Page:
We entirely produced The Chinese Botanist's Daughter[directed by Paris-based Chinese director Dai Sijie]. It's Brokeback Mountain with two women - they're not cowboys but they'refarm people - so it's strange that in the same year there are these two filmswith almost the same story.

Dai shot that film in Vietnam because itwouldn't have been cleared by the Chinese censors. Do you think that censorshipis holding back growth of the market here and stifling creativity'

To be honest, when I see howthe French government can't hold 60 million people, I'm quite amazed that theseguys can hold 1.3 billion people. You need some strength and courage to holdthat many people. The repercussions of a little thing are so much bigger here.If you say go right or go left - it's a billion people who go right or left. SoI understand that they have to be much more careful than Switzerland.

American cinema is a greatcinema but basically erased most of the national cinema around the world. Italiancinema is now very small and German cinema is almost dead. The only one that isstill kind of alive is French. So I don't blame them for being careful aboutthe invasion of foreign films.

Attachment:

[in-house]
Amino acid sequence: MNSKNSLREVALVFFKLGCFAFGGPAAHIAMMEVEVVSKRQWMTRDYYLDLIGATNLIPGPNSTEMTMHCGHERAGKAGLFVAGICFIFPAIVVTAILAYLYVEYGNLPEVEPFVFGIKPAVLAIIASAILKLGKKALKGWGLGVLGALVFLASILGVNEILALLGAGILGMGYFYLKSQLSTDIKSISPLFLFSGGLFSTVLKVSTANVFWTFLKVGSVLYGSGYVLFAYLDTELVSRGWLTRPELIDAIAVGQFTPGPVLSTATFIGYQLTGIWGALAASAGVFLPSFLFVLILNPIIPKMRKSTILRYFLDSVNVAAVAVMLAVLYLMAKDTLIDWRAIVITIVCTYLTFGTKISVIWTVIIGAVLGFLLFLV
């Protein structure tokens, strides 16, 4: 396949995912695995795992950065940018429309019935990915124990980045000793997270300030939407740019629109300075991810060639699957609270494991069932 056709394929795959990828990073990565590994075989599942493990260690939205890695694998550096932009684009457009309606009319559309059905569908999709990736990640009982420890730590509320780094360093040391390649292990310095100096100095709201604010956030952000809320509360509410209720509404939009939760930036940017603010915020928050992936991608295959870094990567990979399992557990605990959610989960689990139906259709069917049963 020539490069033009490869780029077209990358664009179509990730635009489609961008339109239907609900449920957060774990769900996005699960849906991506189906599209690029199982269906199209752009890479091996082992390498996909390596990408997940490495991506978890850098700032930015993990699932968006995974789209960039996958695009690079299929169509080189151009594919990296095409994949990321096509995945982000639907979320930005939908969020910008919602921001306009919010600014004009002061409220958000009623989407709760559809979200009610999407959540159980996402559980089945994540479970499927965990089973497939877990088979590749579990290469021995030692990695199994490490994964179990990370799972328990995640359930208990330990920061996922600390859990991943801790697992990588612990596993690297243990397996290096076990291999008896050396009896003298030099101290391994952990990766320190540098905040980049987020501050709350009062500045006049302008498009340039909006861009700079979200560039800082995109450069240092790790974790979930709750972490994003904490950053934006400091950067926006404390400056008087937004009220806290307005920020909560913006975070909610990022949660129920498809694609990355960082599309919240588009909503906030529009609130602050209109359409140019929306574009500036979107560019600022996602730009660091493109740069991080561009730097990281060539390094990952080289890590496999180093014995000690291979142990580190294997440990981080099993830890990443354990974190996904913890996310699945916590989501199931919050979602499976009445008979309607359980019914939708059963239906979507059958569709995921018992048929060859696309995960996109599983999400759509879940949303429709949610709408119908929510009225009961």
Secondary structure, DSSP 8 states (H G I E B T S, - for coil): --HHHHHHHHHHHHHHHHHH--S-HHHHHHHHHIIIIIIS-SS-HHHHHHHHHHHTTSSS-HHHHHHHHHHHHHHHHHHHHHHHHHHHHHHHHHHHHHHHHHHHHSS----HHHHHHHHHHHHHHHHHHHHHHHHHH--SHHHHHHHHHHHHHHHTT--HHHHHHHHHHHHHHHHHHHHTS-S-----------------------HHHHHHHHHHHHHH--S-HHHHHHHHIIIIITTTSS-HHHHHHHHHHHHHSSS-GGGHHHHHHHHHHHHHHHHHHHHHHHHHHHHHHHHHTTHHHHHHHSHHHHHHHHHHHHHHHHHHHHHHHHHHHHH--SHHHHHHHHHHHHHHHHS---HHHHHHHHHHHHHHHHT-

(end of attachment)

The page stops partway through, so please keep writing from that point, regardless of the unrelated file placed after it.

I would be frustrated andangry if year by year you didn't see any progress. But there is - it's slow -but it's there. Now you can come in, you can talk, you can co-produce, you canhave a French president at the Shanghai film festival. We have to let them go at their ownspeed and do what we can which is showing up and saying 'hey guys we're hereand can do things with you if you want'. At the end of the day it will be morenatural.

French cinema is popular in China and JeanReno and Sophie Marceau are big stars here. Why do you think the Chineseaudience relates to French films'

Well France is an oldcivilisation with a strong culture and China is also an old civilisation - sothere's a natural attraction when it comes to art, literature, architecture,cooking, everything. American cinema is much sweeter - much younger in a waylike the country - so it has a bigger first impact. But after a while it's truethat there is more diversity and substance in French cinema. The first cinema Iloved when I was young was American cinema - it was Walt Disney, Raiders Of The Lost Ark, Star Wars. Then you get older and seemore films and start to want something more substantial.

But the independent cinemain the US now is starting to get older and stronger which isthe real danger for European cinema. The big blockbusters are not frighteningbecause they fulfill something that no-one else can do. Nobody has enough moneyto do Superman in Europe, so it's good that the Americans are doing that and doing it very well.But if America starts to make different films, and with moresubstance, then we're in real trouble because that's our field.